"Solace." I greeted her, pretending to be happy, and stood up for her to give me a quick hug. We lived in different provinces, and would have never met if not for this room, if not for having to come back. It should have been a good thing to see a familiar face in a place like this, it would have been, except that it reminded me I would never have another chance. What were you supposed to talk about with someone who was seeing you for the last time.
"How do you feel? She asked me.
"Not good." I stayed standing, letting someone else have the bench so we could move away from the crowd to talk.
"Nothing's going to happen." She said.
I grimaced, "That's the problem. I'm going to be sent home again."
By the wall we could pretend we were alone, our voices concealed beneath the general din of nervous adolescents. Solace twisted at the waist, uncomfortable and fidgeting. "Would that be so bad? I'm going home too, and I don't think I'll come back. There wouldn't be any point."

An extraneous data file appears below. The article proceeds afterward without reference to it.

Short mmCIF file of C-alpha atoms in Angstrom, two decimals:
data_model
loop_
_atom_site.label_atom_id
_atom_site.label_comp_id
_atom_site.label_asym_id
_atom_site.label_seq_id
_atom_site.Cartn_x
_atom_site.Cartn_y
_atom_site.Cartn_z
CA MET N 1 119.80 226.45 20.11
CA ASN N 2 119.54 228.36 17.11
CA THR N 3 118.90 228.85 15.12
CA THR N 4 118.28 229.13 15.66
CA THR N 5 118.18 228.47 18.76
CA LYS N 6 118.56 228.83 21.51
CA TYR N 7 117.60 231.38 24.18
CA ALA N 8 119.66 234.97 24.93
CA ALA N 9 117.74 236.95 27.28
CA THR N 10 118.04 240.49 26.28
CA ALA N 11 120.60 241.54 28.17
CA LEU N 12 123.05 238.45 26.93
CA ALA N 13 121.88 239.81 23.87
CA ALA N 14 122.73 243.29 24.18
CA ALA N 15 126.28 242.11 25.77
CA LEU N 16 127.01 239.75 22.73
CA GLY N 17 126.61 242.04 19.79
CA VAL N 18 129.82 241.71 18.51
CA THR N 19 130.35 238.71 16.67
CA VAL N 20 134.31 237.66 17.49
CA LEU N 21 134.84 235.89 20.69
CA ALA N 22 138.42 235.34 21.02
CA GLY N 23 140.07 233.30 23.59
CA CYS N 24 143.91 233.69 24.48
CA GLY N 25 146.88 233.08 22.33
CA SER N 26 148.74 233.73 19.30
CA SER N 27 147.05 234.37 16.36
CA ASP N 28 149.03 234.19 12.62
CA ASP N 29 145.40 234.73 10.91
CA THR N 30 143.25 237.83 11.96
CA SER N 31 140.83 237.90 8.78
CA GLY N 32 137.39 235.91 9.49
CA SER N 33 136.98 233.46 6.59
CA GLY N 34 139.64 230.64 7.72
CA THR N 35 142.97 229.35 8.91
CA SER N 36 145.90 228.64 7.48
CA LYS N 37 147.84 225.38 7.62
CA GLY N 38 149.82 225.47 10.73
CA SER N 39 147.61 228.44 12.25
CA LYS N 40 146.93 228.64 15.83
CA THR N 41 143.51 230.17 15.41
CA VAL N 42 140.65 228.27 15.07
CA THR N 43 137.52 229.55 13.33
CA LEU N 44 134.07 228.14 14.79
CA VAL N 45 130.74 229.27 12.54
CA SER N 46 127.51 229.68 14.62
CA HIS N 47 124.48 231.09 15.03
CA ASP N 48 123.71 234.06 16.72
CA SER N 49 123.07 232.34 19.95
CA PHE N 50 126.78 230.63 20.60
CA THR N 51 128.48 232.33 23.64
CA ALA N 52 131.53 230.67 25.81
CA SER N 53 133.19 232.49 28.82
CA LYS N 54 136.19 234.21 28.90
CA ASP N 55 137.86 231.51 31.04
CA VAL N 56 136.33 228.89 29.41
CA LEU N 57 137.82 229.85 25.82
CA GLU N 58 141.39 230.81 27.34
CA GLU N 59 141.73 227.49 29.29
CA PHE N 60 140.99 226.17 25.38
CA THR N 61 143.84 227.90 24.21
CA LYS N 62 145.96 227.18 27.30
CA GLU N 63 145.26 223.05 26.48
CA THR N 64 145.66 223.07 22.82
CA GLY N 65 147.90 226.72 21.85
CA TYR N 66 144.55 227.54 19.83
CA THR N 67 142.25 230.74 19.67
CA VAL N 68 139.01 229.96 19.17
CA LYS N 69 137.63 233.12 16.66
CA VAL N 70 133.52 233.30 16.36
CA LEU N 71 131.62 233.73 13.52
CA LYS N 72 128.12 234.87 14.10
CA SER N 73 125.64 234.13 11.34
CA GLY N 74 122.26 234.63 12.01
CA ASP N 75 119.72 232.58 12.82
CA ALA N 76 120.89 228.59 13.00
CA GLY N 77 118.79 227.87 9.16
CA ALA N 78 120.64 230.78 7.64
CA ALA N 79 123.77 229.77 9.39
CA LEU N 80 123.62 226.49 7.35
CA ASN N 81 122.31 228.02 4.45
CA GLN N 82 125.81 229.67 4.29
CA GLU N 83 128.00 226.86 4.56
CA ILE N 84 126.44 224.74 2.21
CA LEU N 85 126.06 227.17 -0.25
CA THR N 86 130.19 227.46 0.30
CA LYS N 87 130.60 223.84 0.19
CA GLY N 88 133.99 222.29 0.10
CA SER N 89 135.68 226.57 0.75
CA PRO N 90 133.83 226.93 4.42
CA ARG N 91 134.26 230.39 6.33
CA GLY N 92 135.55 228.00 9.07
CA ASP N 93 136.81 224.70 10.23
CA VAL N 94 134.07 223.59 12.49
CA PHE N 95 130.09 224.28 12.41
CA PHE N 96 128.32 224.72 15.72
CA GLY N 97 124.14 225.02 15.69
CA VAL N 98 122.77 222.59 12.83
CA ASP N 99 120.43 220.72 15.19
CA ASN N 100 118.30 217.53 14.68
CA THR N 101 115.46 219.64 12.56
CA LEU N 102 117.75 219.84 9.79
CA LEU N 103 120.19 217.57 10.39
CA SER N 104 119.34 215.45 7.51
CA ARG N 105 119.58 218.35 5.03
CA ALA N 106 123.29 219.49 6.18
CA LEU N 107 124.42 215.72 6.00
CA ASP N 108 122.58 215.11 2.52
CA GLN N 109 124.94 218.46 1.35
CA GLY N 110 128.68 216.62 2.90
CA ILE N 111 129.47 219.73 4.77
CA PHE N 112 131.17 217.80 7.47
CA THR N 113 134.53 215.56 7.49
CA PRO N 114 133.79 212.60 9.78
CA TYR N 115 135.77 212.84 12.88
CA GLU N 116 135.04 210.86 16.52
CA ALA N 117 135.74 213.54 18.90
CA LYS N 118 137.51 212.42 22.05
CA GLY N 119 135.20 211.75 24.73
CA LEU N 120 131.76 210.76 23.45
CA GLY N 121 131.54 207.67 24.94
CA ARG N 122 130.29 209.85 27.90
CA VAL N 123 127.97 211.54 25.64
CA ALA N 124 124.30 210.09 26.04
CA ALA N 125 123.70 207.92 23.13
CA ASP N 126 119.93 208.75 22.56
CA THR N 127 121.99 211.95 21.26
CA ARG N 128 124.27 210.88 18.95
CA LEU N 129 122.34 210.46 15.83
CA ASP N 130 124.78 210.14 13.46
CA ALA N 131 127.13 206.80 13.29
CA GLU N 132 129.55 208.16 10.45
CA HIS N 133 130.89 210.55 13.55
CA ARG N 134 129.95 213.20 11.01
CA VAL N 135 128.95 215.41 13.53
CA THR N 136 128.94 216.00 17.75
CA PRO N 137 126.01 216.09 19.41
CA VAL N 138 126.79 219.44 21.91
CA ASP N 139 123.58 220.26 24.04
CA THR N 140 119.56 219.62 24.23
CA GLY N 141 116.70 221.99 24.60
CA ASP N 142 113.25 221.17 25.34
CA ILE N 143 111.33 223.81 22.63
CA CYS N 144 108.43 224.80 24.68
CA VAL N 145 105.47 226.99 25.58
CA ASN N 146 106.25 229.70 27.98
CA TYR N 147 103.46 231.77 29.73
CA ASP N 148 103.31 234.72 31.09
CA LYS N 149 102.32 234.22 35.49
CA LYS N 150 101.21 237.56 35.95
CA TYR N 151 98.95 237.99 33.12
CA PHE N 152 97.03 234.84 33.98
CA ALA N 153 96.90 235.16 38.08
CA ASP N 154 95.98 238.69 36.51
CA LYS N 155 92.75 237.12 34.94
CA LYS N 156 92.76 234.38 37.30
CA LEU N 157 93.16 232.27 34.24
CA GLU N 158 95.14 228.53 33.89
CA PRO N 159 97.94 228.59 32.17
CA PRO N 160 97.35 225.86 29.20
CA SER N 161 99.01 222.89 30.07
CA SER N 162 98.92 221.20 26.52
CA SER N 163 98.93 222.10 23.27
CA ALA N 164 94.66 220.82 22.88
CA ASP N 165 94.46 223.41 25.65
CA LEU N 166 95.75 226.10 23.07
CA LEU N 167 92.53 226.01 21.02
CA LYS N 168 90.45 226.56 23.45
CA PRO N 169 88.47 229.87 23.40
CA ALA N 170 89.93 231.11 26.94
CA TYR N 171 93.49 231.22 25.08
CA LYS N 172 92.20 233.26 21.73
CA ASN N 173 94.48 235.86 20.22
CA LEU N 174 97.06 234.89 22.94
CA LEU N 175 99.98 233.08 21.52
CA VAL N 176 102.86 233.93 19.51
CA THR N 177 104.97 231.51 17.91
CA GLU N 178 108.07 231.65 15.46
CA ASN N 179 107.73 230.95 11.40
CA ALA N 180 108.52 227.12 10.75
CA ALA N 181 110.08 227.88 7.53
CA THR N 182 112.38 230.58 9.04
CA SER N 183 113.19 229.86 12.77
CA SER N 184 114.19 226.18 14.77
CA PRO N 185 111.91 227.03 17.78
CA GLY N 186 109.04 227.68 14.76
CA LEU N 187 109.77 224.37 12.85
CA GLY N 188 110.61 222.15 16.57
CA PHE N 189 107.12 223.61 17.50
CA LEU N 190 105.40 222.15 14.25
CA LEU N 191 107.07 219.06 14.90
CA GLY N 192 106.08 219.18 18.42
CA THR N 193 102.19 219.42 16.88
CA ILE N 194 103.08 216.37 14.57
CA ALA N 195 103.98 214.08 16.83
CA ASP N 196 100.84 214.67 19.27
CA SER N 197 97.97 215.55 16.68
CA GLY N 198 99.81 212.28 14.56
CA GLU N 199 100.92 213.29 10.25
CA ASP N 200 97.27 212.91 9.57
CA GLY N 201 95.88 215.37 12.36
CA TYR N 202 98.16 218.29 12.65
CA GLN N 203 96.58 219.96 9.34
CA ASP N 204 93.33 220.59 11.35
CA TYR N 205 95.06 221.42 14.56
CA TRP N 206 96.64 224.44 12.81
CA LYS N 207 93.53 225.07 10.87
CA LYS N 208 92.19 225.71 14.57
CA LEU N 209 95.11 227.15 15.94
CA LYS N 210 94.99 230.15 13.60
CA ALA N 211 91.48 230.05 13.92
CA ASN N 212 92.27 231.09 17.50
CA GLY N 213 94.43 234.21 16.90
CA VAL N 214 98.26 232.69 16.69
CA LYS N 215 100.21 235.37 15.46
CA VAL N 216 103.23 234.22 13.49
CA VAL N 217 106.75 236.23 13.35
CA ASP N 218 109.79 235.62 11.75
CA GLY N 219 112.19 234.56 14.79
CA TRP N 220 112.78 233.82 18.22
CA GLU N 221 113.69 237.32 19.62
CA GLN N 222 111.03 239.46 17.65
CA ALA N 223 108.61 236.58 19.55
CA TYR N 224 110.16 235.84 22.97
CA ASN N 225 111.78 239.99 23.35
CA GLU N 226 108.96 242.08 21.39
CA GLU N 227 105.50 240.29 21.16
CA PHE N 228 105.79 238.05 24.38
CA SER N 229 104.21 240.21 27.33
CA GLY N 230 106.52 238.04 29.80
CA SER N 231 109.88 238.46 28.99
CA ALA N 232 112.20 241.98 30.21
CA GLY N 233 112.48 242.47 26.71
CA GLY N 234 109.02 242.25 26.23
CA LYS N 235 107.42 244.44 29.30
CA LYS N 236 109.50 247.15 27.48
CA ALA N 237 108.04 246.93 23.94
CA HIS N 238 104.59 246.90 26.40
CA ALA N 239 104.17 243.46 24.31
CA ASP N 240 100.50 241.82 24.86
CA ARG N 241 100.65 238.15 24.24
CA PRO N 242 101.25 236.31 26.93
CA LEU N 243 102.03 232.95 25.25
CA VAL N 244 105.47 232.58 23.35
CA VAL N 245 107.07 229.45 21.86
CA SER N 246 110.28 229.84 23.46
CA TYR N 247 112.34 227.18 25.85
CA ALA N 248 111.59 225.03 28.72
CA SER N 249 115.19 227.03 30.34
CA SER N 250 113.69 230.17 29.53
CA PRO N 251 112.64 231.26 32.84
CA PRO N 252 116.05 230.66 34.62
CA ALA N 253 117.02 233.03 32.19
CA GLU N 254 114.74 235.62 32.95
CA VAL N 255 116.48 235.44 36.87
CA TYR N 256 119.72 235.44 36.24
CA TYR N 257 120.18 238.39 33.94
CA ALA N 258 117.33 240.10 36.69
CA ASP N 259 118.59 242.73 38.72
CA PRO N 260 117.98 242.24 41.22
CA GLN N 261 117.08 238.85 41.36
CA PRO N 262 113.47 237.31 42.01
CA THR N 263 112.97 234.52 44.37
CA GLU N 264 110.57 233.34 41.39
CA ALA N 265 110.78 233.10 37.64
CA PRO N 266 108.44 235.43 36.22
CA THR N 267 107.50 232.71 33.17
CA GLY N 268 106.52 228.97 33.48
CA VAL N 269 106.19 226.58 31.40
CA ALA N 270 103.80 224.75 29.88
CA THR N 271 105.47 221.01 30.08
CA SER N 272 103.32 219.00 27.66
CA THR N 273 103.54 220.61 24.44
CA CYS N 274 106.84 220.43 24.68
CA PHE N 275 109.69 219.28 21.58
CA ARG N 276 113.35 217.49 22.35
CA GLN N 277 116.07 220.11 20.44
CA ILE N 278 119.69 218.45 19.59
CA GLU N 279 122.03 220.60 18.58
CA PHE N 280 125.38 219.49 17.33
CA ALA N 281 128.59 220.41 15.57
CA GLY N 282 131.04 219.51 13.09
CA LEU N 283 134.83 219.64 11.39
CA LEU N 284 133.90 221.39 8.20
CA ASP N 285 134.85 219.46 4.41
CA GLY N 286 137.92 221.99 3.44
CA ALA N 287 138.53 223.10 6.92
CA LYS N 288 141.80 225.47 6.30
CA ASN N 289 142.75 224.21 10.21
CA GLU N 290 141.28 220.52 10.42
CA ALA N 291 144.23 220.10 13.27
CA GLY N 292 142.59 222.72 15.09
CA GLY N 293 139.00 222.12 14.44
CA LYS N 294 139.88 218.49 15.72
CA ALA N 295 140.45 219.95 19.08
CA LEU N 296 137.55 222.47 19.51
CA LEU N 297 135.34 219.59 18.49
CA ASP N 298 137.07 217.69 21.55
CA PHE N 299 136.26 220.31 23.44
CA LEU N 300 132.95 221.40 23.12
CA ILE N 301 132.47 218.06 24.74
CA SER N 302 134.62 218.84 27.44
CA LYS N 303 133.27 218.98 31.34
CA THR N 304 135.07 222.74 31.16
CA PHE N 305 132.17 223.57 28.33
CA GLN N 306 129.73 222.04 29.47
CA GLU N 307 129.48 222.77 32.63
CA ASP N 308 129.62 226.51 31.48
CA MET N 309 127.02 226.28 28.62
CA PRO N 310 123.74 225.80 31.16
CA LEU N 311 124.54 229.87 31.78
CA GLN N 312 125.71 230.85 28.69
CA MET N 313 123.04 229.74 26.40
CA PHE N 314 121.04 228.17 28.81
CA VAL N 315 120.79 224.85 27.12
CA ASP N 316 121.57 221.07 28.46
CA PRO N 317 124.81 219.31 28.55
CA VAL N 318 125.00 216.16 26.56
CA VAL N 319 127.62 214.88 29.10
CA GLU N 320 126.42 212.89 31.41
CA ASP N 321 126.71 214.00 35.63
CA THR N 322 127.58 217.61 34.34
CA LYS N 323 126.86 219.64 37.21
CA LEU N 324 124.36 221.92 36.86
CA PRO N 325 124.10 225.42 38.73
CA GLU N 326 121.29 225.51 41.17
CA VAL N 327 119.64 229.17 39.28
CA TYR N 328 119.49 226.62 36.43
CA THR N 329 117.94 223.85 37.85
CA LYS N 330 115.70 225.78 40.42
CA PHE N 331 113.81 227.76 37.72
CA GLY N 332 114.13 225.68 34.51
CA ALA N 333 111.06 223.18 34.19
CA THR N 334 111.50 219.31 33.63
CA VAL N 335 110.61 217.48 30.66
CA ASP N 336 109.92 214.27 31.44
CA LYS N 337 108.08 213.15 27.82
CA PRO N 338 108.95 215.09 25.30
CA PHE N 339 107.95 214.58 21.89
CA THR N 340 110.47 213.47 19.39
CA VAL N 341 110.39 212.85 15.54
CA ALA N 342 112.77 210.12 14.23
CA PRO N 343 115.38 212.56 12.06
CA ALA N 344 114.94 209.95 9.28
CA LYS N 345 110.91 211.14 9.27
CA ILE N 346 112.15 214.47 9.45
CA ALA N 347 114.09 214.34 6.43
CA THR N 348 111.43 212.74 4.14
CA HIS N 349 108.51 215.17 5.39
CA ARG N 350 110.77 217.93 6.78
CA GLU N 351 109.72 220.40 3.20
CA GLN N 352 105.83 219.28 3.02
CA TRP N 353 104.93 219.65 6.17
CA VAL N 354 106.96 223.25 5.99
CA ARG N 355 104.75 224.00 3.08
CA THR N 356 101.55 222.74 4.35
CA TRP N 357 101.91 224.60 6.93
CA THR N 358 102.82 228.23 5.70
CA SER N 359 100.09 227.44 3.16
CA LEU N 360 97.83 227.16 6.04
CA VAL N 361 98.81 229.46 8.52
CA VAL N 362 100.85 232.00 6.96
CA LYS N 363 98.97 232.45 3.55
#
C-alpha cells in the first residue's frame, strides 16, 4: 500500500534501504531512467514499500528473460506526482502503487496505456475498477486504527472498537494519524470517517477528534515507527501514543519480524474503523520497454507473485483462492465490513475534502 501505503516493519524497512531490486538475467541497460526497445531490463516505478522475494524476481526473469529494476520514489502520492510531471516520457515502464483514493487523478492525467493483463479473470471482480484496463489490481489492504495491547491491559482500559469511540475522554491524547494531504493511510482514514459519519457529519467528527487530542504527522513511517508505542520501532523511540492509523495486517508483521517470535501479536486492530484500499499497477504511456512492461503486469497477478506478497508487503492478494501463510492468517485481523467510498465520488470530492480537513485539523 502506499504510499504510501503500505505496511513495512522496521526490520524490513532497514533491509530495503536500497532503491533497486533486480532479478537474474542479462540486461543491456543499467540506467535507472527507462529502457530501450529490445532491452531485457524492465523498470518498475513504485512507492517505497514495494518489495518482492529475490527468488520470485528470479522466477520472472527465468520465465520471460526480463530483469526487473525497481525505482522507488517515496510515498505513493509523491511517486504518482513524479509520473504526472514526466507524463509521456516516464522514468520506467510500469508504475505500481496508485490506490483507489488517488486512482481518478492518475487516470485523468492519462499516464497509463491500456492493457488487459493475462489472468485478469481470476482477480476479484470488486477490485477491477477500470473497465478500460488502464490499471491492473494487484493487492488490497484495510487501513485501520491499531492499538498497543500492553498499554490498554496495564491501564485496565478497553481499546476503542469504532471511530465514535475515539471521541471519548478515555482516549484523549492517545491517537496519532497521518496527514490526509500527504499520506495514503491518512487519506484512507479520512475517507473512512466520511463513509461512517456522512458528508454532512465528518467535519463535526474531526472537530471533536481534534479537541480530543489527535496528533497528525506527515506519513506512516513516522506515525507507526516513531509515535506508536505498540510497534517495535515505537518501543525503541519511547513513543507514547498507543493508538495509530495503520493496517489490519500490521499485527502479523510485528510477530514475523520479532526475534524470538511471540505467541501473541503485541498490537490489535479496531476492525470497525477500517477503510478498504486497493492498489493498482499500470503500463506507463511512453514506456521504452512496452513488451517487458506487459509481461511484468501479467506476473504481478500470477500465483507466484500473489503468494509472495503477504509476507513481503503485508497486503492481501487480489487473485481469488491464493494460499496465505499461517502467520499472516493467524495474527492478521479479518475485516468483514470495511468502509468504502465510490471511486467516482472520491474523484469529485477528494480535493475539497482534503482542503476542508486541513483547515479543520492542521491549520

"Then why bother coming this year?" I was sharper than I had intended. Forgoing a test was something I couldn't imagine, however small the chance that I would discover a Sense. The barest hope was worth travelling across the country, saving all year to come to the hive again. My dad had stopped paying for these excursions when I was thirteen, and it was clear I didn't have any talents hidden in me. But I couldn't let go of my hope, of my daydreams of splendor and power. My family wasn't totally without gifts, I had a grandparent with Earthsense and a distant cousin who could bend steel. I didn't know them personally, but if I passed the test I would go to stay with one of them.
Solace looked away from me, still shifting. I had hurt her. "Nothing changes," she said, "We'll go on living like our parents do. You don't need a Sense to be a glassblower, my dad does well enough, and he's letting me practice too."
I nodded, a Senser with a hint of either glass or flame affinities could do ten times the work her father did, that was if they bothered. Most crafts were beneath a Senser. The primary exception being Steelsensers who forged the best armor and weapons in the realm, and Earthsensers who raised the fortifications that kept our cities safe from the wilds.
"I don't want to be a merchant." I sounded petulant even to myself.
"Better than a porter," she shot back, "or a servant or a serf. We can live in the cities and have most of the privileges Sensers do. It isn't something to mope over."